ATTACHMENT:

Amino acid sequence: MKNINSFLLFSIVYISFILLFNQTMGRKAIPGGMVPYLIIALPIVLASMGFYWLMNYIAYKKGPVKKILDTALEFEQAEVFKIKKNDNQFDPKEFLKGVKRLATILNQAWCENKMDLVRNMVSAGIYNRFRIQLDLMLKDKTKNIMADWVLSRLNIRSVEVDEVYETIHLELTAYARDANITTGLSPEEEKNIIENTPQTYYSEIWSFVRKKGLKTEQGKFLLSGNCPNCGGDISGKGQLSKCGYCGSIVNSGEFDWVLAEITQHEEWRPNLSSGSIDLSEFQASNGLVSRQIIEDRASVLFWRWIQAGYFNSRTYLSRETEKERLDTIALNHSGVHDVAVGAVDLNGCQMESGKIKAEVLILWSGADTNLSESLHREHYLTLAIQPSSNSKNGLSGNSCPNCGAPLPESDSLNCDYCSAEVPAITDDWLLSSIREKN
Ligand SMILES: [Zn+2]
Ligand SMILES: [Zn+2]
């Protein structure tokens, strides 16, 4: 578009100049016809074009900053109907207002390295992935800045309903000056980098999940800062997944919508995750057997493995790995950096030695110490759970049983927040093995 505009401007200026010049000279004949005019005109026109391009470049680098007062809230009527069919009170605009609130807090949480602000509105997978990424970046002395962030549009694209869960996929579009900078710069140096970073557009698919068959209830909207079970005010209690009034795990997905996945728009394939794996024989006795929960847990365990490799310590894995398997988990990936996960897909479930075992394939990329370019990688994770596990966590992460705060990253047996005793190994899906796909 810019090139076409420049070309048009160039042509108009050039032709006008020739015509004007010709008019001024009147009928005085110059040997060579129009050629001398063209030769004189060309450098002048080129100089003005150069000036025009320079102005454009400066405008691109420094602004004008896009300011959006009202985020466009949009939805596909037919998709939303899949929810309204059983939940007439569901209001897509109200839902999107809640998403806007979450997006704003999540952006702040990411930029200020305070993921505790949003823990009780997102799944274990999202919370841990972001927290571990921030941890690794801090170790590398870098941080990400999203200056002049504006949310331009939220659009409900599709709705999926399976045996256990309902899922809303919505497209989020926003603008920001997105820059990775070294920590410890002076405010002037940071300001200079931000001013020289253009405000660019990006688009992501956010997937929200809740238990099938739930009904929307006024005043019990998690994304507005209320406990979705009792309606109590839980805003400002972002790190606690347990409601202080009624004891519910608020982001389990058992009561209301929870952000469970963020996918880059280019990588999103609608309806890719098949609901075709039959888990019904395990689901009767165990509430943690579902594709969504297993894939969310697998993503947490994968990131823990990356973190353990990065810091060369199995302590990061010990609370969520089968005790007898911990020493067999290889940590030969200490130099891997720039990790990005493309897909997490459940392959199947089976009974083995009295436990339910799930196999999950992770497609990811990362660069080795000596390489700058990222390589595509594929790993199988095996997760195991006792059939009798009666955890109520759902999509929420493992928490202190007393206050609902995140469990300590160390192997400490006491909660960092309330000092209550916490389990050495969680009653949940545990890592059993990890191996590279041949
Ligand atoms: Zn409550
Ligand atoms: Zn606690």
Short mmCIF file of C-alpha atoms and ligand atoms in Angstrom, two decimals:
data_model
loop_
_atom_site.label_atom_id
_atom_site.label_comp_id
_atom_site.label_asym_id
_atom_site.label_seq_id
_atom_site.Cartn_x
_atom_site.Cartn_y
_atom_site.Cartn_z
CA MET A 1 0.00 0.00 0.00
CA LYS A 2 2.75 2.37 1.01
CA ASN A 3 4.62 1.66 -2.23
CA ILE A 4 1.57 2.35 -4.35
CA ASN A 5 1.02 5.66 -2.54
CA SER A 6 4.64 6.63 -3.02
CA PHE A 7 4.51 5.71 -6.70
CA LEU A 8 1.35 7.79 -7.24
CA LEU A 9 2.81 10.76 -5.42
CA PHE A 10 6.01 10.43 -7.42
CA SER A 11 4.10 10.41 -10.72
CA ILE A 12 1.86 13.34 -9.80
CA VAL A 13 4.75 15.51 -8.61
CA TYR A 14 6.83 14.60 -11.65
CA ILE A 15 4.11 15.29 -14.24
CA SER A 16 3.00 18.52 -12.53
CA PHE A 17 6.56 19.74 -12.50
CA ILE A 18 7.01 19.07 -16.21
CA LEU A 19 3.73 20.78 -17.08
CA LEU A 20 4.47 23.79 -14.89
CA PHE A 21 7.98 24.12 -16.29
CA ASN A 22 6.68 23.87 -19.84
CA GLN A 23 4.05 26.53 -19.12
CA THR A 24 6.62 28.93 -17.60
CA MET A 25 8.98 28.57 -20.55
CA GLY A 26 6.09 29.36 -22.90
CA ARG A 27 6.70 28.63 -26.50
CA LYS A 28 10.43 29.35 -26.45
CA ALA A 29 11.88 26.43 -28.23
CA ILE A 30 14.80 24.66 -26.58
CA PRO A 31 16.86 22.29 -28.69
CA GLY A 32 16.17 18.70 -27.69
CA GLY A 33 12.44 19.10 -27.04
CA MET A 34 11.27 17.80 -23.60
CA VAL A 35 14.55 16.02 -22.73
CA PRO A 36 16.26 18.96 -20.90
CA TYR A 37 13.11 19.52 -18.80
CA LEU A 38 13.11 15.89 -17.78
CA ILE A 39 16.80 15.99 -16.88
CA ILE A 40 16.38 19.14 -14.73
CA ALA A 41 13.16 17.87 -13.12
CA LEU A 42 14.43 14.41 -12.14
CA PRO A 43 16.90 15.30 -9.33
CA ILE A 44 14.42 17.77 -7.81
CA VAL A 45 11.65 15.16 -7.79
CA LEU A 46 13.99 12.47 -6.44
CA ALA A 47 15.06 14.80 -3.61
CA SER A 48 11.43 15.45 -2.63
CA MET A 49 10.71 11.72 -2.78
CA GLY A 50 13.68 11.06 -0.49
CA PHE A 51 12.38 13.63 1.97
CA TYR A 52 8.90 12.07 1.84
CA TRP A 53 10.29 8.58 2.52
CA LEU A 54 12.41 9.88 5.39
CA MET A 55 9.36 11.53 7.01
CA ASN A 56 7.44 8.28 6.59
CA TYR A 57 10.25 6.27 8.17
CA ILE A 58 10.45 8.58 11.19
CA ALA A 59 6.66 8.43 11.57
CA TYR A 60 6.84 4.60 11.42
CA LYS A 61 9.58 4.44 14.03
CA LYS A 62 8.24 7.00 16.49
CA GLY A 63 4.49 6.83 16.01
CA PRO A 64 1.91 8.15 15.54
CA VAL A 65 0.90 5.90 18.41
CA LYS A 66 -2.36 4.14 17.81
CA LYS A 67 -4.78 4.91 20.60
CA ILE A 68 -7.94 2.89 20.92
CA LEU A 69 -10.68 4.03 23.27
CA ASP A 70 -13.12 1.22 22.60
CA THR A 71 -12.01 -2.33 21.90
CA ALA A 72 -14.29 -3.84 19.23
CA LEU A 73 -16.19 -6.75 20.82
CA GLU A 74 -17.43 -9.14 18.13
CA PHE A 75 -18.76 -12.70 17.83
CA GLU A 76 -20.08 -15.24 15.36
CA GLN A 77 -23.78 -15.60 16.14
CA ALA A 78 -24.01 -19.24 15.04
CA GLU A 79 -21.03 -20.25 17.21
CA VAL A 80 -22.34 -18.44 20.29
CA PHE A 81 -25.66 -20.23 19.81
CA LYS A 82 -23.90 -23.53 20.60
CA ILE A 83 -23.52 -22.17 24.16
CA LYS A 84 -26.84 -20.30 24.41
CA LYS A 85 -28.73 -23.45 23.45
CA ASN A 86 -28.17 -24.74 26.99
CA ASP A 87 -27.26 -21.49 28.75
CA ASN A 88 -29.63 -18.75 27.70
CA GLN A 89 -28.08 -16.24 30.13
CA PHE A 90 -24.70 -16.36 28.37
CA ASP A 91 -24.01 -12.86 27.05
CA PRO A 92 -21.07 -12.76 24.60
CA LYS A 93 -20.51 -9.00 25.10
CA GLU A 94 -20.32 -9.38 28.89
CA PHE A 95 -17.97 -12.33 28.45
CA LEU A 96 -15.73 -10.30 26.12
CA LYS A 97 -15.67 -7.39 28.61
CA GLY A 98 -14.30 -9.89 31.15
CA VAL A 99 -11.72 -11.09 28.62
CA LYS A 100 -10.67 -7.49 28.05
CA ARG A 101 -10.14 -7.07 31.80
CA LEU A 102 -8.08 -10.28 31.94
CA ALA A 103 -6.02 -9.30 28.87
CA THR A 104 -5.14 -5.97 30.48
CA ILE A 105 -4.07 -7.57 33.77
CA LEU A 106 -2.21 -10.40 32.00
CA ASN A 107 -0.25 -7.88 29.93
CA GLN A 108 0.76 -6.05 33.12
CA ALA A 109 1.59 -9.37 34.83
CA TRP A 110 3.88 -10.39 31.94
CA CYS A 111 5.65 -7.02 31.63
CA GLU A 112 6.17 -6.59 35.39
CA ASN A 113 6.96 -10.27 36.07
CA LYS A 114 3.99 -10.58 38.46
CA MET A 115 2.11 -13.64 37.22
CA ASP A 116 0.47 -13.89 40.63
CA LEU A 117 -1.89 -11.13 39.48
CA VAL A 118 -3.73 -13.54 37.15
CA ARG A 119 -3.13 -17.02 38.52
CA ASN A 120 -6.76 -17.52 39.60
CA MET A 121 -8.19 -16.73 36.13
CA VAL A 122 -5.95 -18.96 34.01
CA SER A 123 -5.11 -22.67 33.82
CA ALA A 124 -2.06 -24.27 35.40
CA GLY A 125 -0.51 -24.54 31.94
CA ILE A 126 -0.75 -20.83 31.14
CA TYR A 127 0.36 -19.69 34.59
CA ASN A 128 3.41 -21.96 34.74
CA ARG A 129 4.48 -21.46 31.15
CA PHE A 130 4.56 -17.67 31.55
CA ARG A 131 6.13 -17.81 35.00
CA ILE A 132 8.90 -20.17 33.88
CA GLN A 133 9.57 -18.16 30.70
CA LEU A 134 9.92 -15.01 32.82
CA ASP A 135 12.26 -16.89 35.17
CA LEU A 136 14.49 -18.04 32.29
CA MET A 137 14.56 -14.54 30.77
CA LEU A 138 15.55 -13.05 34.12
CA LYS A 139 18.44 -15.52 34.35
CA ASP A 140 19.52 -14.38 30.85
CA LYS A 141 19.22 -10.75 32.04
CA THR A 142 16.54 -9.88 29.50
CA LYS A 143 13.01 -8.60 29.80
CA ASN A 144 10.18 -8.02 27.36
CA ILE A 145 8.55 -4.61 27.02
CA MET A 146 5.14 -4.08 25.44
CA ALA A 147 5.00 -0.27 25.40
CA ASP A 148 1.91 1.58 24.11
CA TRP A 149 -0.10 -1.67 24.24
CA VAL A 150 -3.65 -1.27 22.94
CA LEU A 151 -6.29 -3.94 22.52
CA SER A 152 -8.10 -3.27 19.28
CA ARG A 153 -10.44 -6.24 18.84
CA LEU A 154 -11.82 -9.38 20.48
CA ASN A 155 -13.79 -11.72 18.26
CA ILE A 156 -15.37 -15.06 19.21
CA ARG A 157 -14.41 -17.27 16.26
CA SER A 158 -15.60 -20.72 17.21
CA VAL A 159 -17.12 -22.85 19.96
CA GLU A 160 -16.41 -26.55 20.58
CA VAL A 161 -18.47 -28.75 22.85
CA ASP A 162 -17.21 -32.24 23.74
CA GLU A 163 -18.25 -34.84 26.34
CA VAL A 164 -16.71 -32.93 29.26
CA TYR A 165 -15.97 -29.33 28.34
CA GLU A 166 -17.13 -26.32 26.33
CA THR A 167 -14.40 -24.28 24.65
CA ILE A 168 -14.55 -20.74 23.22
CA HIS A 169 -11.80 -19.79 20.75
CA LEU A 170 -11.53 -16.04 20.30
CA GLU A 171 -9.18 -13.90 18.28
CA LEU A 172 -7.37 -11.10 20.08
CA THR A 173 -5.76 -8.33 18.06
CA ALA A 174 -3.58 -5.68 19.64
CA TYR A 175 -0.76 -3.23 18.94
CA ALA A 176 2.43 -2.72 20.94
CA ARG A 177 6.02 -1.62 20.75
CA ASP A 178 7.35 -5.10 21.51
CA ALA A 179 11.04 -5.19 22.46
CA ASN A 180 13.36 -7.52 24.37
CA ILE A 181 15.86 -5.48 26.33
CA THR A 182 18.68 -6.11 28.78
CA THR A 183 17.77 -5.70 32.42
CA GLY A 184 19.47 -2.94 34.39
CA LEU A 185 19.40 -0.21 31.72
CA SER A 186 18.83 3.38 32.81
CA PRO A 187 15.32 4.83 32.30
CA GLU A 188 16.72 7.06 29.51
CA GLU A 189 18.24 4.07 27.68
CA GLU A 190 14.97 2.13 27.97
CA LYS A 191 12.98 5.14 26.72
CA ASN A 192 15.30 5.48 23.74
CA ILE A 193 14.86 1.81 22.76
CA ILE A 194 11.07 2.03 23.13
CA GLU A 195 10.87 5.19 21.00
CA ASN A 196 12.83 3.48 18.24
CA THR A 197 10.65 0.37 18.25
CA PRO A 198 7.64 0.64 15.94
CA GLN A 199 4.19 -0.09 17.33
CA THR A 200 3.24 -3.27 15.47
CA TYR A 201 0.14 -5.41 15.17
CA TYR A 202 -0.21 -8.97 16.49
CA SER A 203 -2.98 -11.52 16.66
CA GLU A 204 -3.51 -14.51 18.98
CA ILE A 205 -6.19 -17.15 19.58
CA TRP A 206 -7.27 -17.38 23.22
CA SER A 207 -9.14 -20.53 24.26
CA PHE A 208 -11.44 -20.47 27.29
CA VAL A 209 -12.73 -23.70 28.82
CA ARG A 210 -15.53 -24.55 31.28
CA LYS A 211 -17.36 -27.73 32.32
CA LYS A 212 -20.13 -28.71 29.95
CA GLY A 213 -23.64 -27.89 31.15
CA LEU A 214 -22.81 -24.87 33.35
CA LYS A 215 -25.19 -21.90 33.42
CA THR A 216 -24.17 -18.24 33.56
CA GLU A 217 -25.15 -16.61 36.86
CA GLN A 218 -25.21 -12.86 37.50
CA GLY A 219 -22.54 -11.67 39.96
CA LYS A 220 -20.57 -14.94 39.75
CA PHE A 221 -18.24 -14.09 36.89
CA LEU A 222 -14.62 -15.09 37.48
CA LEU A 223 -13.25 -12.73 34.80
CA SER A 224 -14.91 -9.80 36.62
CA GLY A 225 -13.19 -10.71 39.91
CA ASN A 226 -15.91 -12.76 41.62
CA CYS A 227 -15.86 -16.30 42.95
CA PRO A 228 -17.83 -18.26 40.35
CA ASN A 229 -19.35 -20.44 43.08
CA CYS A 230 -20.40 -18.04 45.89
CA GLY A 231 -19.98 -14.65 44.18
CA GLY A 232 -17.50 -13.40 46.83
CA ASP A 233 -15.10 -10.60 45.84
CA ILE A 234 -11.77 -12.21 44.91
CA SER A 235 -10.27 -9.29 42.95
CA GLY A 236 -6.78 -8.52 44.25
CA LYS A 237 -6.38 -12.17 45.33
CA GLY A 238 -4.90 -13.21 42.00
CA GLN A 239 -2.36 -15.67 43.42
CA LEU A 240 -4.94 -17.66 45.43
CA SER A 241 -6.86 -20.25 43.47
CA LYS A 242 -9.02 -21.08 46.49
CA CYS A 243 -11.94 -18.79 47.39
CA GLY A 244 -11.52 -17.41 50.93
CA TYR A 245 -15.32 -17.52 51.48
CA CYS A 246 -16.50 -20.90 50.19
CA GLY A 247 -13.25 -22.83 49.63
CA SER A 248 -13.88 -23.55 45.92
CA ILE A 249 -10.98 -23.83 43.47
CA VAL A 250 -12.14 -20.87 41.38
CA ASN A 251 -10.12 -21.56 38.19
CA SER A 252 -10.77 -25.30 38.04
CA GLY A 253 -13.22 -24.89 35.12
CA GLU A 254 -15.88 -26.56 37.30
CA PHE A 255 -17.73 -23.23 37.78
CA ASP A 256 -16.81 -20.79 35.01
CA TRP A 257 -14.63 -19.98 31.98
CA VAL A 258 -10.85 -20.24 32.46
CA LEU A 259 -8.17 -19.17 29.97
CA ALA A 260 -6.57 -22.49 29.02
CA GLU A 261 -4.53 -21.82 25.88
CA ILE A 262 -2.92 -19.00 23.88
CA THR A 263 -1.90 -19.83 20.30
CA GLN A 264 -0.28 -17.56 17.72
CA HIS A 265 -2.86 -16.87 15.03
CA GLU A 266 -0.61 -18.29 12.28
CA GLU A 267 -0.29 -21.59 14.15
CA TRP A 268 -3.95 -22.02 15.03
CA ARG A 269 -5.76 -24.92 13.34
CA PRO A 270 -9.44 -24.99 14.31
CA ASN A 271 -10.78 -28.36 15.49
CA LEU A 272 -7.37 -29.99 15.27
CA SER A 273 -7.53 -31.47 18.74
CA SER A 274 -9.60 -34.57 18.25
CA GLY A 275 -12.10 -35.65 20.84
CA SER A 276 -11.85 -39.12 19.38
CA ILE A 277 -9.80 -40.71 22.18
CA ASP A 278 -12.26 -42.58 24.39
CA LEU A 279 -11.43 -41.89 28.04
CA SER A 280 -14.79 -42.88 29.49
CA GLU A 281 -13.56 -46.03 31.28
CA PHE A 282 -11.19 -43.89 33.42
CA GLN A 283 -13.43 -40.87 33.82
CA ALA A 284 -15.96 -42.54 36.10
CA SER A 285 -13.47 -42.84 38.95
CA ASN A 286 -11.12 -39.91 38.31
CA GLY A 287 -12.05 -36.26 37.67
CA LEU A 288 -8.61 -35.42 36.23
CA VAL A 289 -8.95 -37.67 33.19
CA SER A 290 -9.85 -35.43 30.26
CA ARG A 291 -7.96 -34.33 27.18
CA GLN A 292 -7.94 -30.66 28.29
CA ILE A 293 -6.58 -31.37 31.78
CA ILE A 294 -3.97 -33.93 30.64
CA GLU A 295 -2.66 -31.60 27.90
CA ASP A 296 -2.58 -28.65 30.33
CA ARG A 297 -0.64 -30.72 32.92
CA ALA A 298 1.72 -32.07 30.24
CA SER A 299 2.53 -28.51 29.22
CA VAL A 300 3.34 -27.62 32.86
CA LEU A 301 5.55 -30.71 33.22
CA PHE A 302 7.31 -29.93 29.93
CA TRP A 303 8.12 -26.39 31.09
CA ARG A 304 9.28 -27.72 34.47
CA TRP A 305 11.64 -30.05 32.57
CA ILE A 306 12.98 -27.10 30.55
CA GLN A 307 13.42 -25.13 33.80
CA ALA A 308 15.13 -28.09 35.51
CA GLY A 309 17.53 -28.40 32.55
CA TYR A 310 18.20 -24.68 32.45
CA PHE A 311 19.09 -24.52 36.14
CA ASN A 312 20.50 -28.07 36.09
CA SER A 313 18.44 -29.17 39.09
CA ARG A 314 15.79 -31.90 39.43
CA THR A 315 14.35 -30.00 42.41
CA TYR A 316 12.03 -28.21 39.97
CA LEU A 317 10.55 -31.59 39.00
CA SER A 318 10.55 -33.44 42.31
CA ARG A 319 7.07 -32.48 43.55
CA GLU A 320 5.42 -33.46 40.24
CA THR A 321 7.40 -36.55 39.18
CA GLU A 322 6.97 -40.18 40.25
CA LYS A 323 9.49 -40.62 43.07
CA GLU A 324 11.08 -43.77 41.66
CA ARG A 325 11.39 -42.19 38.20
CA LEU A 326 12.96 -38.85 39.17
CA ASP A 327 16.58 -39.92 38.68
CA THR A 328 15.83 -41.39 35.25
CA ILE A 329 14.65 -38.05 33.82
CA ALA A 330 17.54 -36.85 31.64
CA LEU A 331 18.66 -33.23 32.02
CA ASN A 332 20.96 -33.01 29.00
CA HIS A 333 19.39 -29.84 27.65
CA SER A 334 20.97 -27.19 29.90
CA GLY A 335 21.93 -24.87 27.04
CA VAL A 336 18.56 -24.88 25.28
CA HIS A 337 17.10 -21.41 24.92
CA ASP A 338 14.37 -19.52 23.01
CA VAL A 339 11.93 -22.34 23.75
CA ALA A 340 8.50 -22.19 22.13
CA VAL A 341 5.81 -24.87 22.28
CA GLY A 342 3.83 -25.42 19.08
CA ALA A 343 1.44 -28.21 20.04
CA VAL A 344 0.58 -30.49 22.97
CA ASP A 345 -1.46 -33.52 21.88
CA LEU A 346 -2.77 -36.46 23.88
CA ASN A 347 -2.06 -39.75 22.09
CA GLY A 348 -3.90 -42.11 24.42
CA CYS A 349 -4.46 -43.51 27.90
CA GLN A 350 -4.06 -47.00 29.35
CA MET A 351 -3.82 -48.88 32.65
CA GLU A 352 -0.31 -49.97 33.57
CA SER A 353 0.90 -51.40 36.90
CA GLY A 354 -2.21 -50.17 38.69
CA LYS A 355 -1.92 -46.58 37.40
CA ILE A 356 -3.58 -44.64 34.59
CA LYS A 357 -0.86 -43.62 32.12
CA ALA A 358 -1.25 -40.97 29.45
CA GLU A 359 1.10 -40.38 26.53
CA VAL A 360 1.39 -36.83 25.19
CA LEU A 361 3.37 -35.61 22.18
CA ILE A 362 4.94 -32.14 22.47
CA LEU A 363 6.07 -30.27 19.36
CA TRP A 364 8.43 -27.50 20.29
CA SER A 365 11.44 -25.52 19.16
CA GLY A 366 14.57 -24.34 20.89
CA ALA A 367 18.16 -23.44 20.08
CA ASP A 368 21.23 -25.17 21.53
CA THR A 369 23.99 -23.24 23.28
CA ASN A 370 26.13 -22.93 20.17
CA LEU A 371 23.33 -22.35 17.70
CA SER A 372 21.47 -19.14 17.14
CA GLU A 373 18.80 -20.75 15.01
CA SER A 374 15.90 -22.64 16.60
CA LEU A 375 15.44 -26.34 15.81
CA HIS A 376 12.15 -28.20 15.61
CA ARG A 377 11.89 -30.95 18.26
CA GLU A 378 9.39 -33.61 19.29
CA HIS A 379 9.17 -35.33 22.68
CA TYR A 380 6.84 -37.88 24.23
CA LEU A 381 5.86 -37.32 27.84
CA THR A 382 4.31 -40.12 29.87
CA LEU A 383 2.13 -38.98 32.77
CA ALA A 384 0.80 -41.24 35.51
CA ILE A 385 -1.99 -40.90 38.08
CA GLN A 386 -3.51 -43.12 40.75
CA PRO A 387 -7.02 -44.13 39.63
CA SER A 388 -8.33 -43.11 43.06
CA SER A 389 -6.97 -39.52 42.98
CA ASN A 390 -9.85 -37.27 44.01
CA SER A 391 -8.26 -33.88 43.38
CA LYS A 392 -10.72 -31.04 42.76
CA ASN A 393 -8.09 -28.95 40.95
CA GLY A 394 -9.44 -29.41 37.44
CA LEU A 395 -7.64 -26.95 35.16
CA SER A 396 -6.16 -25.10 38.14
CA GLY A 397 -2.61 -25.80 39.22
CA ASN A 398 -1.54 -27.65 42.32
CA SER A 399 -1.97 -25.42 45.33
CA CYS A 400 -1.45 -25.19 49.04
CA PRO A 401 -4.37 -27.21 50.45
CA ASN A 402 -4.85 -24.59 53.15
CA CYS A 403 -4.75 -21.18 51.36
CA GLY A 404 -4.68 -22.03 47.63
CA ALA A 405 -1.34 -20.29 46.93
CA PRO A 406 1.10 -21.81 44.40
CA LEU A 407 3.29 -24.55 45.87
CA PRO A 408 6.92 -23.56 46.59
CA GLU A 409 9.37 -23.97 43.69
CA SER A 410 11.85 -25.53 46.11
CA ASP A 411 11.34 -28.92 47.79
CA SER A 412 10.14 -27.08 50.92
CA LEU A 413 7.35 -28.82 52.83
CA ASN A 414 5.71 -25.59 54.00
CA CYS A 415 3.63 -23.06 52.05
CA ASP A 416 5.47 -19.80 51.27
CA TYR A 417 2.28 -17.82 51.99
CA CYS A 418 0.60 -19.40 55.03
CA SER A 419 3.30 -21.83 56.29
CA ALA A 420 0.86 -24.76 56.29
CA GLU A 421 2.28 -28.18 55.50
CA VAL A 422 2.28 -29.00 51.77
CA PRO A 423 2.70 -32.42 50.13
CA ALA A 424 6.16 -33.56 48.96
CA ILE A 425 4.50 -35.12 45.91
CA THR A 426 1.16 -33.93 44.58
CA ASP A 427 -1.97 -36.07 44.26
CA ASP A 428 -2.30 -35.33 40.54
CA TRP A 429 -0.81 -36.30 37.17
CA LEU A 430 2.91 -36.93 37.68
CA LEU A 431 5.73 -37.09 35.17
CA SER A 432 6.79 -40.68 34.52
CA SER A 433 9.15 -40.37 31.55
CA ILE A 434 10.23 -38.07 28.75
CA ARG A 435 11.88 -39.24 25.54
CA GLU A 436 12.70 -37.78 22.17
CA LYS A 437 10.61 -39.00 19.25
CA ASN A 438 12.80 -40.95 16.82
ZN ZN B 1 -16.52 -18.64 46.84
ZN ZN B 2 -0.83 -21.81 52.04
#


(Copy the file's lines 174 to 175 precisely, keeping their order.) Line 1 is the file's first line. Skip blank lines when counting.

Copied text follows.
CA SER A 158 -15.60 -20.72 17.21
CA VAL A 159 -17.12 -22.85 19.96